I tag along in mid-June as the team heads to Edge of the Farm, an Oxford conservation area owned by Hays Cummins and Donna McCollum, Anderson’s former professors at Miami. Anderson describes the site as the perfect scene for a lesson in ecological diversity.
Three NKU crew members set up their opening shot with Anderson meeting the scientists around a cold campfire near the Pickerelweed Pond, named after an aquatic plant found in the area. “This place is amazing,” Anderson says to the camera as he takes a seat in the open camp chair more than six feet away from the scientists. “You’ve got forests, you’ve got prairies, you’ve got wetlands.” Just then one of the couple’s dogs playing in the fields and the pond races up to Anderson’s chair and shoves his face in his lap. He doesn’t miss a beat. “You’ve got puppies,” he quips. It’s a perfect Science Around Cincy moment. “The kids will love it,” Anderson says later.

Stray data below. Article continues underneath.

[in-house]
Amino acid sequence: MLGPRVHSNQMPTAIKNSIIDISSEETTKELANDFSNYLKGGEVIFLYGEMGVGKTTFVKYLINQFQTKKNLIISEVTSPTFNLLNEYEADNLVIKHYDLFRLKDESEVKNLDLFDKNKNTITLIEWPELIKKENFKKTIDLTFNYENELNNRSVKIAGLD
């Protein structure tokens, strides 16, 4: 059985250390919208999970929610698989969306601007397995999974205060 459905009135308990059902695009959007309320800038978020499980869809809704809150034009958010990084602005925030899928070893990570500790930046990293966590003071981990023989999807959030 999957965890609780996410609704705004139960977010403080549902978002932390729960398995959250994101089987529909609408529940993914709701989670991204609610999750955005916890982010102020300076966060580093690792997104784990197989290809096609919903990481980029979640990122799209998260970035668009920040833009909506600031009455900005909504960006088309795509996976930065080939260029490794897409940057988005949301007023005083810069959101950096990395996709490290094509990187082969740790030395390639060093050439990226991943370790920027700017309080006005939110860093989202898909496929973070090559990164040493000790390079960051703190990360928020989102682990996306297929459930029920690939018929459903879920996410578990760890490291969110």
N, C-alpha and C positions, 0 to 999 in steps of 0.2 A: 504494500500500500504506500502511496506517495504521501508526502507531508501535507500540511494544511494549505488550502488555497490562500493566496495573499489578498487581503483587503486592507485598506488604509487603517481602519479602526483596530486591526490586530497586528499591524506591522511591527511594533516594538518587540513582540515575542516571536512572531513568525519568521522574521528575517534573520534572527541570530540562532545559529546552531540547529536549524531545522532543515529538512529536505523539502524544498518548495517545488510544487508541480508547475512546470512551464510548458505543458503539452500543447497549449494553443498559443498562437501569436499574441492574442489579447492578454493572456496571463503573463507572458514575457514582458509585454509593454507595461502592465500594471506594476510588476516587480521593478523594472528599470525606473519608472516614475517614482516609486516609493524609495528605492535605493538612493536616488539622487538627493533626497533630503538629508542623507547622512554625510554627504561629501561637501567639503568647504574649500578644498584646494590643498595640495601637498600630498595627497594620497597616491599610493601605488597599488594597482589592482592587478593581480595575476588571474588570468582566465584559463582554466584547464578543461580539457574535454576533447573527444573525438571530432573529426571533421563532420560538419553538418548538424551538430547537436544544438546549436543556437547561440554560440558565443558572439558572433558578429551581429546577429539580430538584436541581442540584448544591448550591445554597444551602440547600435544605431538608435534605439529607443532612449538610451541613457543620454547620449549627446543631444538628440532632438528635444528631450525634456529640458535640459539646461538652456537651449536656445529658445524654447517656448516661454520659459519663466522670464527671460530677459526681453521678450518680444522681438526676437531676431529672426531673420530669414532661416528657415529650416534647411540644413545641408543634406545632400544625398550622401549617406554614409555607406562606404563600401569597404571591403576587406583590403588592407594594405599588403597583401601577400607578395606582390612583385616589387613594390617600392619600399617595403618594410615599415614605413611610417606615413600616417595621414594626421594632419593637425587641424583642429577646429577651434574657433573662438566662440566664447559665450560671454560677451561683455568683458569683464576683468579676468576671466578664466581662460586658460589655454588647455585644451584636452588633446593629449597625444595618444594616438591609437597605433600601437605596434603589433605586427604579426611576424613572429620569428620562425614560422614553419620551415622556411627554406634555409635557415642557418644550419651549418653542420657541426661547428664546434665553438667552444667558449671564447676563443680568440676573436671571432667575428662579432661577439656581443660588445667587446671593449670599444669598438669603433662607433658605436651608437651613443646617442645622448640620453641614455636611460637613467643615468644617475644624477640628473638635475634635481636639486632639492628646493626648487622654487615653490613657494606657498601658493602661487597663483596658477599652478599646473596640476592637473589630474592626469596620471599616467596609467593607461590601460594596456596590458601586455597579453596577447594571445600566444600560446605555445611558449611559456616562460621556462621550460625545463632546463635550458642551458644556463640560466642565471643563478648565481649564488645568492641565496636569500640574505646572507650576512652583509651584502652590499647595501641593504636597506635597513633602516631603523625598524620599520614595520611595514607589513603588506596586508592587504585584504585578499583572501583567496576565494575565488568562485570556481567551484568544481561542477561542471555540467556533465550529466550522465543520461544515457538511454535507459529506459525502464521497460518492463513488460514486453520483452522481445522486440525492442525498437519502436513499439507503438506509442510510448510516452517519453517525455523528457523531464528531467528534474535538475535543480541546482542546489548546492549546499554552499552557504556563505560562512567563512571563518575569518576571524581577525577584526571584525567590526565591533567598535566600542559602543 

Cummins and McCollum had not seen Anderson’s show on YouTube before the shoot, but they like the way their former student is approaching his passion project. “I’ve spent my whole career trying to get people to live in the gray zone of uncertainty,” Cummins says. He describes Anderson as an entrepreneur. “He bought into the experience and the potential for living a life of discovery and risk-taking that makes life a little richer.” McCollum hopes Science Around Cincy can help the world understand the important functions of science, particularly during a pandemic. “We are in a real science-denying era right now,” she says. “We need science educators at every stage of the game.”
By early August, neither the pandemic nor public mistrust of science is showing signs of waning. But the Science Around Cincy crew, operating at warp speed for weeks, has completed more than 80 percent of the shoots for the 16-episode second season, while the editing team finalized two segments shot pre-pandemic.